Is there any dis-advantage for a right lead to go against a left lead and Vice versa. *in MT or MMA
Right. Most fighters are orthodox and thus are used to fighting that way. A southpaw fighter will not only know how to train with that stance, but most likely had to spend all his time sparring with orthodox fighters since, as mentioned, most fighters are orthodox. So they have an advantage in the sense of being able to fight and defend either way.aries said:I would have thought that the less common southpaw (right hand lead) would have the advantage over the orthodox fighter (left hand lead) simply because they will have had more experience of fighting against orthodox opponents.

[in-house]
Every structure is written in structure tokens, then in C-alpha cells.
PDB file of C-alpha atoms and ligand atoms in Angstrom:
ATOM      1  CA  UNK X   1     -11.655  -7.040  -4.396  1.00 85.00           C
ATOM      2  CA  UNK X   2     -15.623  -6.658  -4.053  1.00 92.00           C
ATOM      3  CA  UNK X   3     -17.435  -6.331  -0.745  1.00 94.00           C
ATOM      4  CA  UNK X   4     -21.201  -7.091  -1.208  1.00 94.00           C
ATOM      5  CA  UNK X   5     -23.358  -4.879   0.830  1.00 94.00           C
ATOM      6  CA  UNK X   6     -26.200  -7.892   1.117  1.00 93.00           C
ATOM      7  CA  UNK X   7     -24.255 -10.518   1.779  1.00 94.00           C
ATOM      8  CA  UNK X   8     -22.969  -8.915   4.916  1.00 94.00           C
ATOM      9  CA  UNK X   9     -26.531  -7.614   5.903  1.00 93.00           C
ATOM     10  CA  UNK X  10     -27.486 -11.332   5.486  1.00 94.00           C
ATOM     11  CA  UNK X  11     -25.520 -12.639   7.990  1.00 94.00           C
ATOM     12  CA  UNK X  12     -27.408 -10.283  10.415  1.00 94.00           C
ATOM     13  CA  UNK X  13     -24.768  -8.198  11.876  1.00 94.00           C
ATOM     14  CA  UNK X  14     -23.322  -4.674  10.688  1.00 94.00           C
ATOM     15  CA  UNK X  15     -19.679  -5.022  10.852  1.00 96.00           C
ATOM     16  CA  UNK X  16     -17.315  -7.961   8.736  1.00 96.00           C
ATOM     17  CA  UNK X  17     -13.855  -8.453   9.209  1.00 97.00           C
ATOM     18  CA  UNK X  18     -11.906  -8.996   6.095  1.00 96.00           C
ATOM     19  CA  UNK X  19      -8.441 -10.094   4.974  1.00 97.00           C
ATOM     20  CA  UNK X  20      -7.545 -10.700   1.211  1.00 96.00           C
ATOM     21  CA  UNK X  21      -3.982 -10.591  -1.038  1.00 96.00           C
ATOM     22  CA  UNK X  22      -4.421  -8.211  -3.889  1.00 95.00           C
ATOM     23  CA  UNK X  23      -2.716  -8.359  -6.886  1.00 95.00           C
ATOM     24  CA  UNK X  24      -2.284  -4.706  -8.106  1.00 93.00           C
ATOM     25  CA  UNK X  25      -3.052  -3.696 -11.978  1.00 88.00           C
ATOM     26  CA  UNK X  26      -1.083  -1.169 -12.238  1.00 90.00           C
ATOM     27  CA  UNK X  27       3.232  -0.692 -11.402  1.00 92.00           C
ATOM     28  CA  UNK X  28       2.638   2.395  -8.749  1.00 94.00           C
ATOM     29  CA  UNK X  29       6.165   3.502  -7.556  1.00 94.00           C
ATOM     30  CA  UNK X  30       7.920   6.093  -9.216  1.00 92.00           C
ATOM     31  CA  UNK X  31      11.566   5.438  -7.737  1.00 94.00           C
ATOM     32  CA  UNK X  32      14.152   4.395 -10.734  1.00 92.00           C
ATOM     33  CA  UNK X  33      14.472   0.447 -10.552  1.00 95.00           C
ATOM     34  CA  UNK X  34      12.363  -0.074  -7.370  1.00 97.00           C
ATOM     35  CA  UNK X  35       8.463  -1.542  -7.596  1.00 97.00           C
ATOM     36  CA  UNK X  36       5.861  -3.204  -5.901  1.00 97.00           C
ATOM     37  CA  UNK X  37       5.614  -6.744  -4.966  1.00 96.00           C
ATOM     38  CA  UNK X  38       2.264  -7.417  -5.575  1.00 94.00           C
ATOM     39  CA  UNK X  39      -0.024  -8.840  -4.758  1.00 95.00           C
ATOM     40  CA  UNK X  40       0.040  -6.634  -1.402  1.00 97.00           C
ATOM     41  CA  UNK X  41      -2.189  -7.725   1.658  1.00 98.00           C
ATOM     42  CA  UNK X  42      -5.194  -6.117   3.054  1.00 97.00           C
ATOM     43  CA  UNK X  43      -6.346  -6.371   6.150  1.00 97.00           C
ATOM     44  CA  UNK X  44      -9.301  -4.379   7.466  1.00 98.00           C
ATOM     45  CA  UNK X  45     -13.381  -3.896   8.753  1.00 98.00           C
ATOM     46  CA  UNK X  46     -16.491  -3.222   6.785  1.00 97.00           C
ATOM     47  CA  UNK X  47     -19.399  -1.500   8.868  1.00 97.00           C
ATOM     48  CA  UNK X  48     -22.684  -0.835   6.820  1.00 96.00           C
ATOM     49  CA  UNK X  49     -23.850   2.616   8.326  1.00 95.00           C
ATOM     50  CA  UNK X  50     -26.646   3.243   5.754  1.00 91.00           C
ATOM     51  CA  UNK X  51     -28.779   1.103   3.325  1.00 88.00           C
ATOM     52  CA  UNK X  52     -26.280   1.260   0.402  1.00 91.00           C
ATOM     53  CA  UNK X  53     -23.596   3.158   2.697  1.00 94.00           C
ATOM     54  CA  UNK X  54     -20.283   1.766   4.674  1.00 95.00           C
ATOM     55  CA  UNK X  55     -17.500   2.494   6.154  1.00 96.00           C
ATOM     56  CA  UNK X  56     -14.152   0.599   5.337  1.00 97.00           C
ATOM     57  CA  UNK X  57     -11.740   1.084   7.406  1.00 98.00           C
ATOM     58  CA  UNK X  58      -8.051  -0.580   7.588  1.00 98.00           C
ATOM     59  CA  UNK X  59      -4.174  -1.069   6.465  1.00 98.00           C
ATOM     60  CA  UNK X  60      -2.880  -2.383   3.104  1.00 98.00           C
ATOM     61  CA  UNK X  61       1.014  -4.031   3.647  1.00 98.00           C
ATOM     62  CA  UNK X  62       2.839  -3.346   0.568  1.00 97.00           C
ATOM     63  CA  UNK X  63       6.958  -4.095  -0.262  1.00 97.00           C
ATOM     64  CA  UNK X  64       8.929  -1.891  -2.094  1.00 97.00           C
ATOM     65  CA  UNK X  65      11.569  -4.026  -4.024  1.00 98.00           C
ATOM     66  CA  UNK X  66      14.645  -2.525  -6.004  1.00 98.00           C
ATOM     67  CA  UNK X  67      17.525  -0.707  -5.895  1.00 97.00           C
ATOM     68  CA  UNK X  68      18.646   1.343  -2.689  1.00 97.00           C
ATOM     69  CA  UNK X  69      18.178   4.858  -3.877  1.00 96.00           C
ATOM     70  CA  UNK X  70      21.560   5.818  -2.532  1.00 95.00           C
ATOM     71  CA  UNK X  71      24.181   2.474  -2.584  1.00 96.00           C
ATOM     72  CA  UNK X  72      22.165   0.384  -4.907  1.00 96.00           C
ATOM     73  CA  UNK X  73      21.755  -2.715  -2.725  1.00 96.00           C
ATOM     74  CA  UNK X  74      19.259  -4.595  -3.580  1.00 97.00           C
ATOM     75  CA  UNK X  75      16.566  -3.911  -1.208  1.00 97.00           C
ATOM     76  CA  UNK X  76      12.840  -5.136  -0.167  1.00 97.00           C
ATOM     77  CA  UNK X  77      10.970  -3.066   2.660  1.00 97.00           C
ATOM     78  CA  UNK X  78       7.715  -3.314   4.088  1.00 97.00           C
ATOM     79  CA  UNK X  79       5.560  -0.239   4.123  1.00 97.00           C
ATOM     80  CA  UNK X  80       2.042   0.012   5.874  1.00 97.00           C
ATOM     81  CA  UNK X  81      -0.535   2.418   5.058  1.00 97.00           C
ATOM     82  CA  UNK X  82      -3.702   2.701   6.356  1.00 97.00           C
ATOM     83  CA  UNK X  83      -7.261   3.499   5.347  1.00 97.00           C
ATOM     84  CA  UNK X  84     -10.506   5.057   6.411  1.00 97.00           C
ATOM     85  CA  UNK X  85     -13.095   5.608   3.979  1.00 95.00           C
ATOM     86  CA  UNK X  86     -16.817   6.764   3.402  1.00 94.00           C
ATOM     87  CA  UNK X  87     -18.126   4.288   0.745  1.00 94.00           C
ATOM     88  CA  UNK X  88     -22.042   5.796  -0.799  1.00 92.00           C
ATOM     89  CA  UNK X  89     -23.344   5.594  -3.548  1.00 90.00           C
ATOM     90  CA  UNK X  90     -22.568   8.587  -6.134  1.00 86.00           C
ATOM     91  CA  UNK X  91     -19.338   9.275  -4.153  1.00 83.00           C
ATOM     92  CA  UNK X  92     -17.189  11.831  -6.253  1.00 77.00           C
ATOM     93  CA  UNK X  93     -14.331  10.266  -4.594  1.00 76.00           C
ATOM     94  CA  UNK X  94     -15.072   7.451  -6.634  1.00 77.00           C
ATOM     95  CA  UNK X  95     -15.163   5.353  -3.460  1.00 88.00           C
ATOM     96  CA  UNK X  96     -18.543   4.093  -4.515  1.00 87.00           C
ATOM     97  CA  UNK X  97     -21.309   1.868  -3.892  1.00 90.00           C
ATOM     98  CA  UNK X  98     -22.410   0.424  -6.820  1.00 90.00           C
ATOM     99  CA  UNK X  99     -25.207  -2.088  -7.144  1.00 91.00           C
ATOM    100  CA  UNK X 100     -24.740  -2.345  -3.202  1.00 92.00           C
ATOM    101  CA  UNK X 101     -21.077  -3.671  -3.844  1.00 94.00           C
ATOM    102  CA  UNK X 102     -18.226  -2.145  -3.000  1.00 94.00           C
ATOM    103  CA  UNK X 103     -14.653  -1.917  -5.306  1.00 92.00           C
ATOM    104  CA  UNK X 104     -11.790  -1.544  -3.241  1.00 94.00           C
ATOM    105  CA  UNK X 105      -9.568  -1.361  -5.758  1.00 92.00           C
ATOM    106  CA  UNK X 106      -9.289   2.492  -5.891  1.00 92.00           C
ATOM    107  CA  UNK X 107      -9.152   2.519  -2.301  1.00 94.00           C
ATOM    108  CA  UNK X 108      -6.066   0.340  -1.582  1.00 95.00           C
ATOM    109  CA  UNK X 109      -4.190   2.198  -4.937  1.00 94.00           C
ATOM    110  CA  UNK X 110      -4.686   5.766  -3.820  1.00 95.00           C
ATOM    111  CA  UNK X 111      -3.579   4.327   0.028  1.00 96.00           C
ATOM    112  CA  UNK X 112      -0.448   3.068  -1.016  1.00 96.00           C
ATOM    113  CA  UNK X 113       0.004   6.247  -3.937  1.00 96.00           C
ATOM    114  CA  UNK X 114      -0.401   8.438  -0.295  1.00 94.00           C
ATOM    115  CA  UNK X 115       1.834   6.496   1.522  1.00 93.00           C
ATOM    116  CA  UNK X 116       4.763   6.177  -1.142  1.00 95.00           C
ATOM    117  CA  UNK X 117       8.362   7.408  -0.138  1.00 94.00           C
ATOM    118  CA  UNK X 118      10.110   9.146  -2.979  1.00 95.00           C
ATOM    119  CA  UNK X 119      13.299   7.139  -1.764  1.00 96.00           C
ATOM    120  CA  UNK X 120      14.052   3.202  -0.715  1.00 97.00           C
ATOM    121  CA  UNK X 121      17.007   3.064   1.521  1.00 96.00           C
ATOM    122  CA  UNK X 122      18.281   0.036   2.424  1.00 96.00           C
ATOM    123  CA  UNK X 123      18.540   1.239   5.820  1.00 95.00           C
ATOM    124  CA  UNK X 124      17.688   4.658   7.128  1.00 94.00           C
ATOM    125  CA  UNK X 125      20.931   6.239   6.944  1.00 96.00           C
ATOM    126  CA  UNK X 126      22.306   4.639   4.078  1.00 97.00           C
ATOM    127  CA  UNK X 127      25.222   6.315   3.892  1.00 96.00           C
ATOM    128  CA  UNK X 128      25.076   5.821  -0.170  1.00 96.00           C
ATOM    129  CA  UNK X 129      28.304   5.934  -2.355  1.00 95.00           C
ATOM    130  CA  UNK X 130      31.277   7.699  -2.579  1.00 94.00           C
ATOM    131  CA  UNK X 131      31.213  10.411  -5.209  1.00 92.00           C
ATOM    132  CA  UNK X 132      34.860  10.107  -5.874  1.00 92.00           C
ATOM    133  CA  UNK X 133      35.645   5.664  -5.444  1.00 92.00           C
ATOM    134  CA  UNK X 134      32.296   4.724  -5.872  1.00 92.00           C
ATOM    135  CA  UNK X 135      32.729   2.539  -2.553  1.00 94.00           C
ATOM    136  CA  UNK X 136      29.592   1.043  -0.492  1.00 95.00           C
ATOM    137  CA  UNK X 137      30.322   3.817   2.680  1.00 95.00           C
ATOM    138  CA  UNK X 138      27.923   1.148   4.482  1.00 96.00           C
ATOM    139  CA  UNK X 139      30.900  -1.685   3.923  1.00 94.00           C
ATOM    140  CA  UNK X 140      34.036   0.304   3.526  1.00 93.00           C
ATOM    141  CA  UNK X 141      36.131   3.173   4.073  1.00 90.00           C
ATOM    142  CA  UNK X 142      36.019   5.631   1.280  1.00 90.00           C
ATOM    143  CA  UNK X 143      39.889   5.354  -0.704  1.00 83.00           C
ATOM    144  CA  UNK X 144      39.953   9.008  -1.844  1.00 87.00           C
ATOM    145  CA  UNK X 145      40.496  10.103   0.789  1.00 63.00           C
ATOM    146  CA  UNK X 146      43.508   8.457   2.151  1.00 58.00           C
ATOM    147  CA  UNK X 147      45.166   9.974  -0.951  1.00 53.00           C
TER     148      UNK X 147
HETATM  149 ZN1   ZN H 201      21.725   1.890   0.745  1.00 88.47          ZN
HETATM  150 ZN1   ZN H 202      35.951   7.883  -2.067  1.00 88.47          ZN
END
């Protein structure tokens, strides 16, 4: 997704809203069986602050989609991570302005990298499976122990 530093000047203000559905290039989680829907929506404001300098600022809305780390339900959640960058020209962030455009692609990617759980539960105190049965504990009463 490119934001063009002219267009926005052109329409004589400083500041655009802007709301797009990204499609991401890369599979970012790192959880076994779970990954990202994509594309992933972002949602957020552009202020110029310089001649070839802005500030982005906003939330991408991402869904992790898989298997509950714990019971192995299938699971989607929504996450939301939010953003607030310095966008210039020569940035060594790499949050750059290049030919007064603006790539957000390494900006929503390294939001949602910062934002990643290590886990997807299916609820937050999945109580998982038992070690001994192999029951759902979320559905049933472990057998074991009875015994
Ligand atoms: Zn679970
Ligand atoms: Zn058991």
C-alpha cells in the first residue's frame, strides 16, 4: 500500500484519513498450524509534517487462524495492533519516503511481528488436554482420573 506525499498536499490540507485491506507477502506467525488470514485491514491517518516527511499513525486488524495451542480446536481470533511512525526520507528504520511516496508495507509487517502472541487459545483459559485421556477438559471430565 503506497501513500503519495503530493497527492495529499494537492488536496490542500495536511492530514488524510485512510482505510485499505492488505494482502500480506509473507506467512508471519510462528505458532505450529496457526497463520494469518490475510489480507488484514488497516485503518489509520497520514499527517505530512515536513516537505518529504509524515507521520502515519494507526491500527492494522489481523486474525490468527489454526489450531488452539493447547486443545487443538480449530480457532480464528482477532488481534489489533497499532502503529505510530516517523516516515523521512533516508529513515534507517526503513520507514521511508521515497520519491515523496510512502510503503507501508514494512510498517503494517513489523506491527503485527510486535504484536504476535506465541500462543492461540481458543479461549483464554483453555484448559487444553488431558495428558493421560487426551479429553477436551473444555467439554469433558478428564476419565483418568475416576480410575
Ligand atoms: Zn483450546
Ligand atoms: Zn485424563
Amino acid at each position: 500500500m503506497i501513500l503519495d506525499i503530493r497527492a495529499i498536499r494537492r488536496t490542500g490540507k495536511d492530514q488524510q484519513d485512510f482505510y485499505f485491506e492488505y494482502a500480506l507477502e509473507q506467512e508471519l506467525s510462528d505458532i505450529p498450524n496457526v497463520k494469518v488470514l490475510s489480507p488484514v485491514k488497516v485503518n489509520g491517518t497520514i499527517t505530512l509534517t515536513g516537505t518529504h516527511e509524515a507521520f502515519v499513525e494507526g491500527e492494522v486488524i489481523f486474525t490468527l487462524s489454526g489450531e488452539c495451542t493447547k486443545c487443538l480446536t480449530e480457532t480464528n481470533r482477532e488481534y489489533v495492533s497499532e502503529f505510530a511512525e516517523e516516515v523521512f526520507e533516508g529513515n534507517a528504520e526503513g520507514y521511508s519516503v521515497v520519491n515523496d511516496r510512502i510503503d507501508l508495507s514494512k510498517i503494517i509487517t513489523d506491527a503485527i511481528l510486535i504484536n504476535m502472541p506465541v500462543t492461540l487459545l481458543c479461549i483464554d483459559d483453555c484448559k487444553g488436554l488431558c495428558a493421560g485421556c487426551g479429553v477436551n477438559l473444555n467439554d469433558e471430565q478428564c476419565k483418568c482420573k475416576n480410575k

Zankou said:It is very hard to get used to fighting a southpaw if you normally go against orthodox. I find it extremely awkward, and it degenerates into a slugfest.
What I've always wondered is how southpaws find the experience when they go up against another southpaw ... because that rarely happens (left handed = 1/9 populace, two left handed = 1/81 odds). Most orthodox fighters eventually go up against southpaws here and there, but southpaws probably only rarely fight other souths.
*edit -- I take this back. It's a 1/81 chance that you have two southpaws, but for a given southpaw, it's a 1/9 chance his opponent will be southy too, so not that rare for them. Still interested to know how they find going into an "orthodox" matchup.